Part of the underlying structure of the Common Core Standards is the intent to move students from the lower thinking skills to higher order thinking skills, or HOTS, at the top of Bloom’s Taxonomy: analysis, synthesis and evaluation.
Creating podcasts requires the use of all three of the HOTS. This process and the end result – the podcast itself – also fulfill one of the requirements of the Common Core Speaking and Listening skills. Here is the Grade 5 standard:
“SL.5.4. Report on a topic or text or present an opinion, sequencing ideas logically and using appropriate facts and relevant, descriptive details to support main ideas or themes; speak clearly at an understandable pace.”
To meet this standard, students must research and gather information, synthesize the information, and evaluate it. There are 49 billion pages of content available on the Internet today and thousands of new pages are created daily. By using the higher order thinking skills to research and create podcasts, students build competence in these critical 21st century skills.
As part of their effort to help their students develop higher order thinking skills using technology, Fairfax County Public Schools in Fairfax, Virginia, purchased the Califone USB Jackbox (1216USB). The jackbox allows schools to tie together the different technologies such as computers, headphones and microphones that are required to create a podcast or video clips with voiceovers.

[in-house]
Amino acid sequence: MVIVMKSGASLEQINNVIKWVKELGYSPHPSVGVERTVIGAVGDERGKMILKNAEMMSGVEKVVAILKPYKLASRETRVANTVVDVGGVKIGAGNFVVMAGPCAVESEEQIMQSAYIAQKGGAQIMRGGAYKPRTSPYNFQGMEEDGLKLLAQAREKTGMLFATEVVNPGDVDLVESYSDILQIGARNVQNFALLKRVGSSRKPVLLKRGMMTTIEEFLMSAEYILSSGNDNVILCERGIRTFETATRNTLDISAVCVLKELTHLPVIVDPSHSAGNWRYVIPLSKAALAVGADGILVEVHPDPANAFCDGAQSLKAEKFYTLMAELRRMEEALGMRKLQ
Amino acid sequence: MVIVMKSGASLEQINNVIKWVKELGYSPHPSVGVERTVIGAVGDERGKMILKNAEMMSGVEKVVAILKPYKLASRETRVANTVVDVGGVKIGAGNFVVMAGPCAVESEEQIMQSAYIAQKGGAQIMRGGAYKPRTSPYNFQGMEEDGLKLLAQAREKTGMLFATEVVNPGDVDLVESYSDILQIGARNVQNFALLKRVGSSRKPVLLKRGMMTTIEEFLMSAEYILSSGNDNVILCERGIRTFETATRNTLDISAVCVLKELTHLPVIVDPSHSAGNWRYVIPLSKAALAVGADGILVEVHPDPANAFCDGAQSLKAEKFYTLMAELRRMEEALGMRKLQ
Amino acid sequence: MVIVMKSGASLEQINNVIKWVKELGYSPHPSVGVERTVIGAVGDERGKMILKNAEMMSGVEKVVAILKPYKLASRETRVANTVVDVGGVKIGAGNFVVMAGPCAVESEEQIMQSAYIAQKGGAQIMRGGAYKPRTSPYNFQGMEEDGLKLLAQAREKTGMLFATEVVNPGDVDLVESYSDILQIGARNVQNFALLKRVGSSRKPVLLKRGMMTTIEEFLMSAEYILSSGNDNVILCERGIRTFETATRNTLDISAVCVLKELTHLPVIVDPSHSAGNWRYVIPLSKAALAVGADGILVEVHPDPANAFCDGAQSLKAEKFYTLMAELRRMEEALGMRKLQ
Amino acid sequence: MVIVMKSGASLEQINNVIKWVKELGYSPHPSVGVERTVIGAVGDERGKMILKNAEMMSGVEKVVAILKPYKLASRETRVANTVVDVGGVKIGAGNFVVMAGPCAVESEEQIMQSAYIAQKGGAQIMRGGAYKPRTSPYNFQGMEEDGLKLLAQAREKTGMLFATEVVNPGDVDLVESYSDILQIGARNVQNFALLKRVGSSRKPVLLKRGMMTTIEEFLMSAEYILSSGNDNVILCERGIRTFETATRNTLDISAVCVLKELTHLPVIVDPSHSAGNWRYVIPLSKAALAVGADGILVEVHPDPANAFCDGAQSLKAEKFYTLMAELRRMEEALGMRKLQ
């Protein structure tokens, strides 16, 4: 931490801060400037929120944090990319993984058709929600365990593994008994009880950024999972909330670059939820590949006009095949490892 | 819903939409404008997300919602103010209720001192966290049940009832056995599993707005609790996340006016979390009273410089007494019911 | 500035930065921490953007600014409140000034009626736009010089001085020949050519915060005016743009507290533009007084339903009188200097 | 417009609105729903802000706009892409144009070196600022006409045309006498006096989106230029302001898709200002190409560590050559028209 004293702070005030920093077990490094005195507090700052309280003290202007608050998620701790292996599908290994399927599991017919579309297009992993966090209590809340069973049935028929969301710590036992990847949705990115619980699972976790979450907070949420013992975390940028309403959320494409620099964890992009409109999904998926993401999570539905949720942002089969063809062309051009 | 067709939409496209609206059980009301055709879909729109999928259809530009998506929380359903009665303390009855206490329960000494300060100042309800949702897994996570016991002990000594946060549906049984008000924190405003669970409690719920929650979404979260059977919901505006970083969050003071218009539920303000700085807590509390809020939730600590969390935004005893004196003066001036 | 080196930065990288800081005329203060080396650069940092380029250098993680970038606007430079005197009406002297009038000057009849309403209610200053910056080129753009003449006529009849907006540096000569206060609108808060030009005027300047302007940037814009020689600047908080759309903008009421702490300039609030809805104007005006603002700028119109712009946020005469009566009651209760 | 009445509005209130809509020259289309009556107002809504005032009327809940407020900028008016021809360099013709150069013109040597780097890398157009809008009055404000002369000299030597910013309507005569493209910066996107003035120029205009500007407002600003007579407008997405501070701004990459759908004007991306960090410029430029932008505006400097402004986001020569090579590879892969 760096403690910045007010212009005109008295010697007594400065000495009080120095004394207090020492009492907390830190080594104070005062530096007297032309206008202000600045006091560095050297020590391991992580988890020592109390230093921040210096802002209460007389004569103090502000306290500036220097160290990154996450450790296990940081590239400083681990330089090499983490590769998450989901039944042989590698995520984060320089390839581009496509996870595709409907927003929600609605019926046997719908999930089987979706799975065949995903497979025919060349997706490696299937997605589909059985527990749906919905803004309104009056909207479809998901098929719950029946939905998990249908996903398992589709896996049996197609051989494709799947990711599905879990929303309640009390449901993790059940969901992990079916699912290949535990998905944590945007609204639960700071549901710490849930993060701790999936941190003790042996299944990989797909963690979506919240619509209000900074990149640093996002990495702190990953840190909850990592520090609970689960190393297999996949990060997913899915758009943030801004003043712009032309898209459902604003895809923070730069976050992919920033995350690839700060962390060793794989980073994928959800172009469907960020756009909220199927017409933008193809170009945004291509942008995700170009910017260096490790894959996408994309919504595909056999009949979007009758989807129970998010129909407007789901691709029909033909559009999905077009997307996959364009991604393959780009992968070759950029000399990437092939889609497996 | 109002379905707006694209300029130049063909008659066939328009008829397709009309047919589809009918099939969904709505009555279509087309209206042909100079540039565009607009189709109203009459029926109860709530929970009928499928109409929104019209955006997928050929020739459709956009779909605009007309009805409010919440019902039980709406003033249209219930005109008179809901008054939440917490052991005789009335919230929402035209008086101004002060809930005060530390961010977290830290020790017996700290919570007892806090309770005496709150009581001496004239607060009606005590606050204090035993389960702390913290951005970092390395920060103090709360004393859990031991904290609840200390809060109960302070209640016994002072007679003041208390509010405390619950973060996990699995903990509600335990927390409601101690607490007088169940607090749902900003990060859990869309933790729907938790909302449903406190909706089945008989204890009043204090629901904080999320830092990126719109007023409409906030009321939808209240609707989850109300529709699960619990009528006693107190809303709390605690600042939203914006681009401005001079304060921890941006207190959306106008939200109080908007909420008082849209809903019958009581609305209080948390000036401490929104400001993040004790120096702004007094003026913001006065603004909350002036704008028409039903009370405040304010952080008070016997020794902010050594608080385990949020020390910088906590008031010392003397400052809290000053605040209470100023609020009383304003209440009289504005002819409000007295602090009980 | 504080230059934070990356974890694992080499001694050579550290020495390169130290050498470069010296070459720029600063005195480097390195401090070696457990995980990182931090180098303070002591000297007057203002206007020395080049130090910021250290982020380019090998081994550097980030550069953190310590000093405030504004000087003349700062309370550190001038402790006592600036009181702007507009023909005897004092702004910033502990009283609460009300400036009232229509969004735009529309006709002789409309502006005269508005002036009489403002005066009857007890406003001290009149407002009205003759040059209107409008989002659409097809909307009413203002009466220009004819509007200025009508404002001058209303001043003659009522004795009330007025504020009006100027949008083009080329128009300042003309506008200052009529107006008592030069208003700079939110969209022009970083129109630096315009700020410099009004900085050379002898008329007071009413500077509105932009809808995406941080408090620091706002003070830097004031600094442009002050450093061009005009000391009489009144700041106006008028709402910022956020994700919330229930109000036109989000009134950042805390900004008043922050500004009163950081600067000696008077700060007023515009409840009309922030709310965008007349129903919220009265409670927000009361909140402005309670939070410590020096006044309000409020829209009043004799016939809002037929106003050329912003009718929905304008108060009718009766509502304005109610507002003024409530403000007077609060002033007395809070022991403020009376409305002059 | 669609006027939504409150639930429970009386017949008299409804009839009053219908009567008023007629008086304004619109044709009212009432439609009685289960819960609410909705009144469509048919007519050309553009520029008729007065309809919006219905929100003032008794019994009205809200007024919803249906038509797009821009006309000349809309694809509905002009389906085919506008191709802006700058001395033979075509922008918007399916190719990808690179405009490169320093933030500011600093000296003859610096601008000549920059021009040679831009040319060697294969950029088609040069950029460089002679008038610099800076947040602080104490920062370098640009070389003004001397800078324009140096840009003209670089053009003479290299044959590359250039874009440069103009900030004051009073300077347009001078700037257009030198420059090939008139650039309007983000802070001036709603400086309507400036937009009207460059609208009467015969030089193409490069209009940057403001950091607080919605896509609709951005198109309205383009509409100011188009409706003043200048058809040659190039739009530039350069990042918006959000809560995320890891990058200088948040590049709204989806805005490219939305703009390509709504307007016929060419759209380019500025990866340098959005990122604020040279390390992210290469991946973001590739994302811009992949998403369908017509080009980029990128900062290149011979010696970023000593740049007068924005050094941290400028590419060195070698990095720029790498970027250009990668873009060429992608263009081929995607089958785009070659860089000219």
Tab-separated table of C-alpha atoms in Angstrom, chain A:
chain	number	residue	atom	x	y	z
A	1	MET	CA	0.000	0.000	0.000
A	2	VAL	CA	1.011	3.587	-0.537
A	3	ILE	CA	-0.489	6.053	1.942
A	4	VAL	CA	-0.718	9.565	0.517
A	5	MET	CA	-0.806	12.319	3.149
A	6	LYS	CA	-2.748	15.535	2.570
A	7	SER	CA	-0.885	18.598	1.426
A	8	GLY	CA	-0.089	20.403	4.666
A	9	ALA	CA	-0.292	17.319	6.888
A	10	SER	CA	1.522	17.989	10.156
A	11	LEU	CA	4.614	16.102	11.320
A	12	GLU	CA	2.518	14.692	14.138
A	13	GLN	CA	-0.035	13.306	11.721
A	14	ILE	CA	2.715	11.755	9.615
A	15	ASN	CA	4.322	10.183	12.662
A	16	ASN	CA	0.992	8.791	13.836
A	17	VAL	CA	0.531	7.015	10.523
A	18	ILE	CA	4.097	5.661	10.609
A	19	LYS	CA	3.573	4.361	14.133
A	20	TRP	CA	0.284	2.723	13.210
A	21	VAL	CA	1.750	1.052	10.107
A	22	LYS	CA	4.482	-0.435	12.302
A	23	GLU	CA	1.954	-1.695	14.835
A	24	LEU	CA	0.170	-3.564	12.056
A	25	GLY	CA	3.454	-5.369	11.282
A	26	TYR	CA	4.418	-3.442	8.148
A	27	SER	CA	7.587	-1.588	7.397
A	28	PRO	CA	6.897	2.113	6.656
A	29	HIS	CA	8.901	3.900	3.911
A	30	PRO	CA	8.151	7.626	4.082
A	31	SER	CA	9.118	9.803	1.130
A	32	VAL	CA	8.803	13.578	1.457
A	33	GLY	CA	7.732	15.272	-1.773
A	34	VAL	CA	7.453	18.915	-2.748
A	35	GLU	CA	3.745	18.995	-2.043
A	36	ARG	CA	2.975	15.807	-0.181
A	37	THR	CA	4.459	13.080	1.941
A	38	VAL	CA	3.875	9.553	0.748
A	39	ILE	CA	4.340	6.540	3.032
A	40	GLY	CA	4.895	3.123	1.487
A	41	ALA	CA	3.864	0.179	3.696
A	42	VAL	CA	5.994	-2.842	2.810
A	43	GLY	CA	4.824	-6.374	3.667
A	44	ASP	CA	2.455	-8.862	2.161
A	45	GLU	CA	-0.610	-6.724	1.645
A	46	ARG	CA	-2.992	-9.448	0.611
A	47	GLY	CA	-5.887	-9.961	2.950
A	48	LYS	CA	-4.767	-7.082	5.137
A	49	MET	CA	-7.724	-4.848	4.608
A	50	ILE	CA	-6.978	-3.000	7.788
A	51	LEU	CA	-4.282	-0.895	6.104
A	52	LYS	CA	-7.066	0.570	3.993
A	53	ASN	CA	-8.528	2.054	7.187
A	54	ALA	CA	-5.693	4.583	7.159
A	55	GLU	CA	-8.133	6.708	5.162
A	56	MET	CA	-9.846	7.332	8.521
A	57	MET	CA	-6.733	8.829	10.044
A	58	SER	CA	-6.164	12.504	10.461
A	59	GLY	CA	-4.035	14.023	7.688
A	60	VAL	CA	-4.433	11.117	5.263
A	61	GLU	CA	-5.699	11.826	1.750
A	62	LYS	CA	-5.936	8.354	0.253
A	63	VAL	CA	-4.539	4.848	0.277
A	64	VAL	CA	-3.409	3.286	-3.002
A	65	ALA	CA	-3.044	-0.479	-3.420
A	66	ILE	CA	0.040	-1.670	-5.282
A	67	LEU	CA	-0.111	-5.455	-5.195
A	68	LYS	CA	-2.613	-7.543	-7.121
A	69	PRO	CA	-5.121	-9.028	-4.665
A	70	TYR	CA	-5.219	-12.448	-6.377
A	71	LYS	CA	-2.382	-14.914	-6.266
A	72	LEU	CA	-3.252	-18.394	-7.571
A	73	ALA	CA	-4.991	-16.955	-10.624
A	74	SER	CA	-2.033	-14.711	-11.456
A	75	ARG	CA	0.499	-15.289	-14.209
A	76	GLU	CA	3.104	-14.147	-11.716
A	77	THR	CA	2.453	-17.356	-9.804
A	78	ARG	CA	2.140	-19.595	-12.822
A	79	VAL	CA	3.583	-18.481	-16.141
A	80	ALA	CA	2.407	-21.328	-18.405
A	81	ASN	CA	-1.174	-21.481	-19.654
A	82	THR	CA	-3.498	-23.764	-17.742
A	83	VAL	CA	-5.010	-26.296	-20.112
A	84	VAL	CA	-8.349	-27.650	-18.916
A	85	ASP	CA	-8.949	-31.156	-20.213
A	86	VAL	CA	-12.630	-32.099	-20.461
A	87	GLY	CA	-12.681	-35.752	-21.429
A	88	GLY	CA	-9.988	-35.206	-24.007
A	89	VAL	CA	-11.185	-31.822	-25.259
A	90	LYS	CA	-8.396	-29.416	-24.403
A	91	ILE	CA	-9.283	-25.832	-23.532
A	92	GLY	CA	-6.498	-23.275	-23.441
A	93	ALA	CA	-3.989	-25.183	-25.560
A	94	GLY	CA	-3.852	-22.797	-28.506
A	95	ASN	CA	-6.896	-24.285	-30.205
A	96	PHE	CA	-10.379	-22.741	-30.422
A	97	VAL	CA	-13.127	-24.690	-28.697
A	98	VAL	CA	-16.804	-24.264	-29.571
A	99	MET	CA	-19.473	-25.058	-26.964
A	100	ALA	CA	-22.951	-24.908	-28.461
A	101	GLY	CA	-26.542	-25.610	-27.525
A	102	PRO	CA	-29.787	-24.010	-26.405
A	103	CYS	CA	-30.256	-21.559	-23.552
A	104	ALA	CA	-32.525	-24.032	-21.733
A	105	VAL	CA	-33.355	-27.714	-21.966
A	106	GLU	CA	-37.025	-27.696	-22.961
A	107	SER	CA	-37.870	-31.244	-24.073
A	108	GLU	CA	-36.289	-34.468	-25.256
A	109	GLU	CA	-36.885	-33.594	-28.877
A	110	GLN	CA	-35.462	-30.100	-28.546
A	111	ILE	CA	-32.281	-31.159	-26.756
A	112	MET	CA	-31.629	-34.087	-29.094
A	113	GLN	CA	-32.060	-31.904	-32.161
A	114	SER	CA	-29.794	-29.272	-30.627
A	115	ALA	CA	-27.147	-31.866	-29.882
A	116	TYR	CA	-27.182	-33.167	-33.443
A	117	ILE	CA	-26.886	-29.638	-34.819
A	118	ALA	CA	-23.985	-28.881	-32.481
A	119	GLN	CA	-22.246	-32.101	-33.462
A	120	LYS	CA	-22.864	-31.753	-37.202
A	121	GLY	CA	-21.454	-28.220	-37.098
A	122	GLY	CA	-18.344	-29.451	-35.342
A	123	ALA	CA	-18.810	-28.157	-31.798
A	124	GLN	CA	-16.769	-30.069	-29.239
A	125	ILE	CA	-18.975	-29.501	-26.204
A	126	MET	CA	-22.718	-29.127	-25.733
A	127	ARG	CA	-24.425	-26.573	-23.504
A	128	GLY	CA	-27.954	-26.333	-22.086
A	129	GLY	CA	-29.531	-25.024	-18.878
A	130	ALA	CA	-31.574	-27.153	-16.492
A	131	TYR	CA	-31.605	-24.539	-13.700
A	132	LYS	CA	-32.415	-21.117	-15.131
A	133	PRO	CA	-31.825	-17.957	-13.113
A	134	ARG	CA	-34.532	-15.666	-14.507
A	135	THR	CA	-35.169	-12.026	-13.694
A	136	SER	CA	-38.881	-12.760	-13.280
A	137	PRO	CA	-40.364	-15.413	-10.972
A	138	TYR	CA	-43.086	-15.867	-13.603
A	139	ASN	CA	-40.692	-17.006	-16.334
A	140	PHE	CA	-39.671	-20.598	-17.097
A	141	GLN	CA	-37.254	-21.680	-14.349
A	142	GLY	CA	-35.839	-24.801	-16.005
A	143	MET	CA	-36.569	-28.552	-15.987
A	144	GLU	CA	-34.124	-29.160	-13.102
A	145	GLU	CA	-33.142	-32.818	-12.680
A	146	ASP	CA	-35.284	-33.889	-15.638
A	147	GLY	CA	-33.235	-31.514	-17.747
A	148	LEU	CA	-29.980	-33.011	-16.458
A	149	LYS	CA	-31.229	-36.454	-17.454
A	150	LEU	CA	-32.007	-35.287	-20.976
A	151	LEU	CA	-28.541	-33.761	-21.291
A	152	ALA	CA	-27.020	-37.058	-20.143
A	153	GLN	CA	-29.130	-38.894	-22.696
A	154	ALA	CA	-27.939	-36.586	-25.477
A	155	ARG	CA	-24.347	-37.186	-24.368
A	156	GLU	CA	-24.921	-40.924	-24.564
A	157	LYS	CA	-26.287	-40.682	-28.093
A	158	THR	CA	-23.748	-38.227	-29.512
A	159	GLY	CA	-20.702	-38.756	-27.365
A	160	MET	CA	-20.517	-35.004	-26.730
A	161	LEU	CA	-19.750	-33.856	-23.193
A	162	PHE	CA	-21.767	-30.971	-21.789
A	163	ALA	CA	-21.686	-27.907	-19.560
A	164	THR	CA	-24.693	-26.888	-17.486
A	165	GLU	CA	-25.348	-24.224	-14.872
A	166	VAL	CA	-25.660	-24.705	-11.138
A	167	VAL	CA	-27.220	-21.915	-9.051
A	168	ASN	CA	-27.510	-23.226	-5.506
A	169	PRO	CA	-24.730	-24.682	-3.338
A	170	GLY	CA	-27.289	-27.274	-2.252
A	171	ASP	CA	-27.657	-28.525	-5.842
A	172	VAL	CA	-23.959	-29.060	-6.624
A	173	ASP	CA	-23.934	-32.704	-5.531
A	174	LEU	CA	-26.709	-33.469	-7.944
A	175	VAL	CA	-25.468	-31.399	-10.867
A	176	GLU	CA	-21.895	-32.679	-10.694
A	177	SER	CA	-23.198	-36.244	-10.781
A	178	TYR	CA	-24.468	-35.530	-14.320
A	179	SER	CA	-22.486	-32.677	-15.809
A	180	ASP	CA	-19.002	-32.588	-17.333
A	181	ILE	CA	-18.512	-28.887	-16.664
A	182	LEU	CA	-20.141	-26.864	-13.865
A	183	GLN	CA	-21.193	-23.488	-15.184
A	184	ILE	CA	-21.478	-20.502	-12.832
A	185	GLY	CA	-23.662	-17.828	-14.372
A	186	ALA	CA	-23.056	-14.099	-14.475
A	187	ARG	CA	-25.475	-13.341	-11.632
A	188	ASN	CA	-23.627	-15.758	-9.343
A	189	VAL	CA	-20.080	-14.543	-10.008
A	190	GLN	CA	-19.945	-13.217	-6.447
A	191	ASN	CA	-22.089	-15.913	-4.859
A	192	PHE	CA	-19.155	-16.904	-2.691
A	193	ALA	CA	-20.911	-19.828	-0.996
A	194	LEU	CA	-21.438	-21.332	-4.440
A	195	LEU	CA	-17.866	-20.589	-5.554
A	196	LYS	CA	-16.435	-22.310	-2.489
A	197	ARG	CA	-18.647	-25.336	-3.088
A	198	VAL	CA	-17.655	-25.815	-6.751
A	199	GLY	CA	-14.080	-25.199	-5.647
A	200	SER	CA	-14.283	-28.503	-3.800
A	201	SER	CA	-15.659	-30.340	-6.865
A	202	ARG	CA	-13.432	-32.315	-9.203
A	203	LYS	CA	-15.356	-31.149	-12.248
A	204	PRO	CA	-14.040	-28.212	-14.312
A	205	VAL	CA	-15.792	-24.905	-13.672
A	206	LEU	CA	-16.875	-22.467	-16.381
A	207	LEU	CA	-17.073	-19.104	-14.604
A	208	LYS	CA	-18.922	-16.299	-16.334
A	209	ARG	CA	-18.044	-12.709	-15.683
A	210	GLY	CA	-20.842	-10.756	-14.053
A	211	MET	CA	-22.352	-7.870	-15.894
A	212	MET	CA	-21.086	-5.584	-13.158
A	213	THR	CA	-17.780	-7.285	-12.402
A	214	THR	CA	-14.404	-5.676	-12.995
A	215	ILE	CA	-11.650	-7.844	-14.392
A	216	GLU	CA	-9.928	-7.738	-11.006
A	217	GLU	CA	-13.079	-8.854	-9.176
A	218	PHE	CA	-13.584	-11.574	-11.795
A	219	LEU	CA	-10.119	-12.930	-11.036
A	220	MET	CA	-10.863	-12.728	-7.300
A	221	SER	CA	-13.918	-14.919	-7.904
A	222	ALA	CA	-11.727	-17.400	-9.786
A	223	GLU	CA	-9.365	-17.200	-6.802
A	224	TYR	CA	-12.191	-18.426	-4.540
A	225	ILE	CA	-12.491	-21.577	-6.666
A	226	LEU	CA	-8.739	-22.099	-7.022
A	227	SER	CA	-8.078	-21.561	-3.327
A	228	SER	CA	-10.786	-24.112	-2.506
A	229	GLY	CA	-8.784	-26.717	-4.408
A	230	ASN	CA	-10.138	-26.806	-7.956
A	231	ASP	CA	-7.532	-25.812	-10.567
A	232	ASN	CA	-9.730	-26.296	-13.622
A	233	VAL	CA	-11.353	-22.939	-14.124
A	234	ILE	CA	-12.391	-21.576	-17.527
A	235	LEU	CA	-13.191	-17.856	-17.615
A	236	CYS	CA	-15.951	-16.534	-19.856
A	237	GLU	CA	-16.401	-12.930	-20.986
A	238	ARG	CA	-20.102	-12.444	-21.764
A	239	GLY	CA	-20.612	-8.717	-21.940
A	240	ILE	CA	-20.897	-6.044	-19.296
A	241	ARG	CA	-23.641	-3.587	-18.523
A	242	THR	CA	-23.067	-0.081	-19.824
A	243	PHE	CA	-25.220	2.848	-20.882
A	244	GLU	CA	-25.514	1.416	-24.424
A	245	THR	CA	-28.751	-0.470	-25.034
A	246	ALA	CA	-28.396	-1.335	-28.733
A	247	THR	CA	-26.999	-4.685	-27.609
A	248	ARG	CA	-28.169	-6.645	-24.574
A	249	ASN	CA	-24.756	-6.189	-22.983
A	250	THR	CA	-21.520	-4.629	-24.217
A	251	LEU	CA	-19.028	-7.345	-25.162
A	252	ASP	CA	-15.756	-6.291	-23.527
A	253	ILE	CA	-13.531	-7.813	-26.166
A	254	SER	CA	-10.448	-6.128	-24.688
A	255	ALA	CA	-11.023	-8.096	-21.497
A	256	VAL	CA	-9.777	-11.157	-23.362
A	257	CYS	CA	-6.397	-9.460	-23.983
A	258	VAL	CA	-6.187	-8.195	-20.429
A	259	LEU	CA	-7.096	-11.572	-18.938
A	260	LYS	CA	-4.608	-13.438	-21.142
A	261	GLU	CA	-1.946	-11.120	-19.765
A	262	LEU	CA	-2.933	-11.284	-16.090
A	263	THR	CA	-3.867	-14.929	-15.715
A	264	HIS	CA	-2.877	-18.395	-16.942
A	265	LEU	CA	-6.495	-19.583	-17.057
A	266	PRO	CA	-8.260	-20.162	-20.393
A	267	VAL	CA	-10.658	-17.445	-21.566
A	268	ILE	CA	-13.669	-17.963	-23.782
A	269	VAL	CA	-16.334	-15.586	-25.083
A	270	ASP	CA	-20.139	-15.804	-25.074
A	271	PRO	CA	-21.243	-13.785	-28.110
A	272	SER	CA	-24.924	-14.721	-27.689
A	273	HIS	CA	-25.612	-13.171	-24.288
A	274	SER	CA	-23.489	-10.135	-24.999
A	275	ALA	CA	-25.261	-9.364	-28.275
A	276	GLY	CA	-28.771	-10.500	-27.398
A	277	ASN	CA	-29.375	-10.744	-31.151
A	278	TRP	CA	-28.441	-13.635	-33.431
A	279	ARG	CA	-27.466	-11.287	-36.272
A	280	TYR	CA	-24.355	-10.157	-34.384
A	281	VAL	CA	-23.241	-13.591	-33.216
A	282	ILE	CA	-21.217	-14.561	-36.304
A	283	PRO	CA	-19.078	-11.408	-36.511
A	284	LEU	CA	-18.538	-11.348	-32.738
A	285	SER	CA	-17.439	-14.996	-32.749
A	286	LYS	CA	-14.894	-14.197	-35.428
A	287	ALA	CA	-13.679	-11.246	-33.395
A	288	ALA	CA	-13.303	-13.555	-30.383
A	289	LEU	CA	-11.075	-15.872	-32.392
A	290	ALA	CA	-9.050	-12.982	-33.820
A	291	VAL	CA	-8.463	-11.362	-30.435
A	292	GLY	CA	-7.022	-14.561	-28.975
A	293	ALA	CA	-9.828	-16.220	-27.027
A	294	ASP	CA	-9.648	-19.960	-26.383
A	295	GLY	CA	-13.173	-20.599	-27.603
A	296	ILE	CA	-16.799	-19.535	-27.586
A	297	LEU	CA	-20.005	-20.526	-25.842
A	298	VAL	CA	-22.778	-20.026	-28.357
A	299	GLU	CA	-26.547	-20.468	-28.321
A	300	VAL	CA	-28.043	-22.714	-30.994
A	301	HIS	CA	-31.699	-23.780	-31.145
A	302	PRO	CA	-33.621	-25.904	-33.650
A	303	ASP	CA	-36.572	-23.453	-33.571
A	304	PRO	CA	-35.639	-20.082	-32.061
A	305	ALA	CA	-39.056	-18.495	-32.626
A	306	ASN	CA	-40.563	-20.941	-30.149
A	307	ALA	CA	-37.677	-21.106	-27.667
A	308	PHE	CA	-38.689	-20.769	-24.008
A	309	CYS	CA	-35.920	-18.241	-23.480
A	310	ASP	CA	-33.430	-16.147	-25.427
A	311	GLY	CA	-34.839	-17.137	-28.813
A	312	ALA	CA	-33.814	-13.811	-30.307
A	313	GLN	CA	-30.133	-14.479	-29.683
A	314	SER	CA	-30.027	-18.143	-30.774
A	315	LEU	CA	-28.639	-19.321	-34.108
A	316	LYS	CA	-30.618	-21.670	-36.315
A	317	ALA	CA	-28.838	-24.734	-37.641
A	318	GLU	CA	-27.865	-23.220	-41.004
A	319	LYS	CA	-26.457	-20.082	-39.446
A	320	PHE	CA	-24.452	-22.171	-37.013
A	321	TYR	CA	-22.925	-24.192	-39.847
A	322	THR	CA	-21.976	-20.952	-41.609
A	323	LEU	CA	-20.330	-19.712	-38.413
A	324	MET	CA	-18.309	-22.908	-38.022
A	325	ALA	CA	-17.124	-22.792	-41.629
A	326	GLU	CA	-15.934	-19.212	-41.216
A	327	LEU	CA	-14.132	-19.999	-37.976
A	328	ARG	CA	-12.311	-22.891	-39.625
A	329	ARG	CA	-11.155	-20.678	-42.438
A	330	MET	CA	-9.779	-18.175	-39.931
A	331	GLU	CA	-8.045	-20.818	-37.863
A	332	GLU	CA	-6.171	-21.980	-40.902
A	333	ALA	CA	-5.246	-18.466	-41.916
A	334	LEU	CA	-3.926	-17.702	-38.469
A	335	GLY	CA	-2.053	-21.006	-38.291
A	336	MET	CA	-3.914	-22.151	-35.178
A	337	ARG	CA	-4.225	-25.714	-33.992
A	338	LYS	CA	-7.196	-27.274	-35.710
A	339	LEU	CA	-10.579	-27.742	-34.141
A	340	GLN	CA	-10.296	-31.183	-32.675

The first USB-compatible jackbox available on the market, the hardware not only helps students develop podcasts but also practice their language skills and discuss lessons with other students. In addition, the jackbox is the only unit that has microphone inputs. This means that up to 6 students at a time can be connected and work together.
Implementing the Common Core Standards does not mean that teachers must throw out the project-based lessons they have used in the past. It does mean that they will need to align those projects to the Common Core Standards.
Read the previous article in this series, “Transitioning to the Common Core Classroom“.